C is for Champion

photo by Noah Näf on unsplash
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Whenever we go into a new setting, one of our first tasks is to find the people who to be our cheerleaders. These are your key opinion leaders, the person or persons who are your examples, your innovation-specific project leaders, and innovation advisors. These are the people who are going to, well, champion the change. 

Implementation A-Z is our ongoing series about making the concepts of implementation science straightforward and accessible.

This role sounds a bit like a leader. However, a champion may not be your overall, top-of-the-pyramid leader. I did a few years ago, I was working on sexual assault prevention with the U.S. military. It wasn’t always the officers who made sure a prevention project happened. It was the non-commissioned officers like the Petty Officers or Sargaents who helped to build buy-in among the teams. These men and women could be relied upon to help grow the momentum for a change.

Champions have the enthusiasm. Like influencers, champions shape those around them through their expertise, experience, representativeness, and credibility. A champion could be your early adopter. This is the person who loves new things because they’re new. These are the people who do the equivalent of waiting in line to get the newest iPhone. They are someone who will talk about the new project’s benefits. They have a special skill at persuading those that the new innovation has lots of relative advantages over the status quo.

Champions have the message. They can get the change’s core meaning and purpose out across many different people in a way that gets and holds their attention. By their upbeat attitude toward a change, champions can influence how people feel about the change process.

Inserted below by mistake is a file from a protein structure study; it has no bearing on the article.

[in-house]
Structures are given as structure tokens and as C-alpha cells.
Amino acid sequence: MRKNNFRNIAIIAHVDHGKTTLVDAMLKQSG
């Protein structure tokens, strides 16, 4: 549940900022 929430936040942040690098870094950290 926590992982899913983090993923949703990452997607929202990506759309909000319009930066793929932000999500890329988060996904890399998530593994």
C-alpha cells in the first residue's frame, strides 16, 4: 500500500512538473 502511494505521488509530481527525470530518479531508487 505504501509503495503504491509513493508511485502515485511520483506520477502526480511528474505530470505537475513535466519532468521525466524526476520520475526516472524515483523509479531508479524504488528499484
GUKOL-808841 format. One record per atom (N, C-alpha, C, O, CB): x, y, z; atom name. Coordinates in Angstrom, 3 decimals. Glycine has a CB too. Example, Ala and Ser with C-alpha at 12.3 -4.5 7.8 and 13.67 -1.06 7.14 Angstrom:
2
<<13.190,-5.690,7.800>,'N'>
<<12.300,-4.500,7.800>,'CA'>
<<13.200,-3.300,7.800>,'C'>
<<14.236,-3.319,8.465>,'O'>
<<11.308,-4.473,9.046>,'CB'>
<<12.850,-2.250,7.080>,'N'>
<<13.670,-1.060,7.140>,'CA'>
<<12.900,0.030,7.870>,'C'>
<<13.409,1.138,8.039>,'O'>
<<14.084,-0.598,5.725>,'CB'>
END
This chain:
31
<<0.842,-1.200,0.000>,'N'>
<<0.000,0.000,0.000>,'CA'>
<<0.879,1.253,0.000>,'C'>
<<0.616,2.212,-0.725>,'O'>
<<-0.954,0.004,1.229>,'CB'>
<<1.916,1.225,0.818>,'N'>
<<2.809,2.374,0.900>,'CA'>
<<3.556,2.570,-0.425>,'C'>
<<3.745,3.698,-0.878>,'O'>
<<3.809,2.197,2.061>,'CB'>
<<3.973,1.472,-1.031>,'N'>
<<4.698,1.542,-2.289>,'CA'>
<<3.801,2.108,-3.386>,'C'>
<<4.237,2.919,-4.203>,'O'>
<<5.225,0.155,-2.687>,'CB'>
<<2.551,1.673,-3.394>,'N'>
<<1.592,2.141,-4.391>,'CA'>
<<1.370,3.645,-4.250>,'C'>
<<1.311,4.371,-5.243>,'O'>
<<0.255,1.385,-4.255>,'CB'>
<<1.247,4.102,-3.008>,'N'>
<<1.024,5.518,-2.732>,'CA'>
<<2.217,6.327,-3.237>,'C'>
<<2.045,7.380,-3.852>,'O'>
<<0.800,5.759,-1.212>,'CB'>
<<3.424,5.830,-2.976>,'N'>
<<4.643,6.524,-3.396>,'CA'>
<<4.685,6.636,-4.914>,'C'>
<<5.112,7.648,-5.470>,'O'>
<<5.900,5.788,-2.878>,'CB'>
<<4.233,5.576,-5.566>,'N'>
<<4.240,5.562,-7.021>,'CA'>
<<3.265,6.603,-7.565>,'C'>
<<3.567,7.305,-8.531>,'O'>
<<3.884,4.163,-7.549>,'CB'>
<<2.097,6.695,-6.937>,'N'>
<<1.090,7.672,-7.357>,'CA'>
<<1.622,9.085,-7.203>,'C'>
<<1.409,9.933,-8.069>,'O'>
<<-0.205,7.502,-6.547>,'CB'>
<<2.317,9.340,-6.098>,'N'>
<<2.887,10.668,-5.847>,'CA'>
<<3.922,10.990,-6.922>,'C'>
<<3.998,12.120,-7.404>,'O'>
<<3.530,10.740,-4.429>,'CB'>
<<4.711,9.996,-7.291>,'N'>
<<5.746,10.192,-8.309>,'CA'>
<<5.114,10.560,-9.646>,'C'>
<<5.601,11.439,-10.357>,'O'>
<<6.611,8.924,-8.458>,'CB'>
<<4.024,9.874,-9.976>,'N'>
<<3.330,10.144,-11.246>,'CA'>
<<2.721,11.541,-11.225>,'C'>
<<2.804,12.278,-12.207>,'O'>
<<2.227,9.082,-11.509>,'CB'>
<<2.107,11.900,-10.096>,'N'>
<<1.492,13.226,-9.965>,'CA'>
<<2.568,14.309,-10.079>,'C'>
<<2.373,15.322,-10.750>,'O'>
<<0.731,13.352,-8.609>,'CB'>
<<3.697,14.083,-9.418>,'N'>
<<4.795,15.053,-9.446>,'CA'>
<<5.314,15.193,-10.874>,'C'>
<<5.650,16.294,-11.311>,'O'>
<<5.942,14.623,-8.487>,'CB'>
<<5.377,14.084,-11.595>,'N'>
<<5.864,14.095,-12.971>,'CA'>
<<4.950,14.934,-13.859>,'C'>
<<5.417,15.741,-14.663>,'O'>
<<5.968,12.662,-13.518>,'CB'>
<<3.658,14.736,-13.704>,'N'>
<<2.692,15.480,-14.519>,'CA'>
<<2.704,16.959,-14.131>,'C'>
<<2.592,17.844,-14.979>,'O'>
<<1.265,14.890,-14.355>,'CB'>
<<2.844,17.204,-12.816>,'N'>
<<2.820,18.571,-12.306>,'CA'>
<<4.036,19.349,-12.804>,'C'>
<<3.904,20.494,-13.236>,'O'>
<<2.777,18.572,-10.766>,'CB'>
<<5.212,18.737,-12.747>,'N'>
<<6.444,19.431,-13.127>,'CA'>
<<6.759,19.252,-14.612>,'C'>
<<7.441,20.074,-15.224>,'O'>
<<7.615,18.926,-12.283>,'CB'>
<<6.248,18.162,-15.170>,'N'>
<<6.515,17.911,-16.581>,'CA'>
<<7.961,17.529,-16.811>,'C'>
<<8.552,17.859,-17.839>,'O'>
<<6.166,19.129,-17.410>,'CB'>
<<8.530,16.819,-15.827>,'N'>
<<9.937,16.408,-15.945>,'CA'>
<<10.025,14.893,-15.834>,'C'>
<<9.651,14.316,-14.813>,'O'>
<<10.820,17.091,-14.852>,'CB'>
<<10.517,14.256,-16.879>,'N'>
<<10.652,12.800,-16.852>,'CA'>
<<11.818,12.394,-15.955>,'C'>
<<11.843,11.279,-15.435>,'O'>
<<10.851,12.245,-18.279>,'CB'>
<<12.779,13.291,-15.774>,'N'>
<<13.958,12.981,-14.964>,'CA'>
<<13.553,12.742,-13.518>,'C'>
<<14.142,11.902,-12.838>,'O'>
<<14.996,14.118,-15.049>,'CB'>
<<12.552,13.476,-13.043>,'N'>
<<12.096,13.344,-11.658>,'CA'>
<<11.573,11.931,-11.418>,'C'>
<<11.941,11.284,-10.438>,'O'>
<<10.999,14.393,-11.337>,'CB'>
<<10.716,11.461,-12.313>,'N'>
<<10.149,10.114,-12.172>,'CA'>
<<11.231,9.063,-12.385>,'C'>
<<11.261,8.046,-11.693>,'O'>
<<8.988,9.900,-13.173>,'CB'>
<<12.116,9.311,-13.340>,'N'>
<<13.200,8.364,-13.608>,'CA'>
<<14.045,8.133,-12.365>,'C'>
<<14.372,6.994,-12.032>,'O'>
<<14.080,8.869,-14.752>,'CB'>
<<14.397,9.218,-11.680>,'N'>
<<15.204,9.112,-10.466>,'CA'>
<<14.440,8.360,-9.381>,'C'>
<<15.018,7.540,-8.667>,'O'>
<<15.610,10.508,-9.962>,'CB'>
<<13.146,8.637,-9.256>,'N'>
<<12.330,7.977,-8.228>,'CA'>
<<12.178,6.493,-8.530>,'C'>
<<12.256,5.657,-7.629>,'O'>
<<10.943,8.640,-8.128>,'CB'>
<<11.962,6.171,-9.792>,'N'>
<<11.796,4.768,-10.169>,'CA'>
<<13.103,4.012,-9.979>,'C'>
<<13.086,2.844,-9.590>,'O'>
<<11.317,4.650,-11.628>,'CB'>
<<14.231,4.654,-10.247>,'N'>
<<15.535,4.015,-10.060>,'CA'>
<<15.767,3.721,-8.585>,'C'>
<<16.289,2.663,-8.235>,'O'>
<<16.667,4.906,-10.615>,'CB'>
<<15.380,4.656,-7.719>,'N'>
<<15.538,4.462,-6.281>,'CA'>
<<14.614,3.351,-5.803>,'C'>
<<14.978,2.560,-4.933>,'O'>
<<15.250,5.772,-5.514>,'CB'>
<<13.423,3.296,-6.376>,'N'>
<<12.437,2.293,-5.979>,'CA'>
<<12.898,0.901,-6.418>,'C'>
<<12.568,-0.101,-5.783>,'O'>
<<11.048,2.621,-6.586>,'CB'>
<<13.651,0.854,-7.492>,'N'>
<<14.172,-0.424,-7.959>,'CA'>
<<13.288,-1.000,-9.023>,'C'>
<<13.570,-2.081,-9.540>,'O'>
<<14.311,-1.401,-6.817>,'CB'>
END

Champions have the connections. They tend to occupy a key linking position in the organization. They’re not so senior they are inaccessible, but not so minor they cannot influence change. They possess skills in understanding other’s motives and aspirations and have good interpersonal negotiating skills. They don’t just have strong relationships, they have many different types of relationships, some strong and some weak. They can therefore bridge many types of relationships.

So, when you start at the beginning of a project, spend some time finding AND recruiting your champion! But the importance of a champion doesn’t end at the beginning of a project. Good champions help to maintain enthusiasm and momentum for a change even after the initial novelty wears off.

Other resources

There are loads of academic articles on attributes of champions. Here are two articles to start with that I really like.

On the community level, champions can also play a positive role. Here’s a whole section of the Community Tool Box devoted to community champions.

Taking thing even broader, the skills a champion possess can spill over into other fields, notably sales, marketing, and social psychology. There’s a lot to comb through there. I recently read and really enjoyed the updated edition of Influence by Robert Cialdini, which covers mechanisms champion-like people can use to make a change happen.

What does PubTrawlr Say?

We found over 2,700 articles that deal with champions. While a lot of them focus on the material sciences. This article by McCullough et al. showed up as highly representative of the barriers and facilitators topic.

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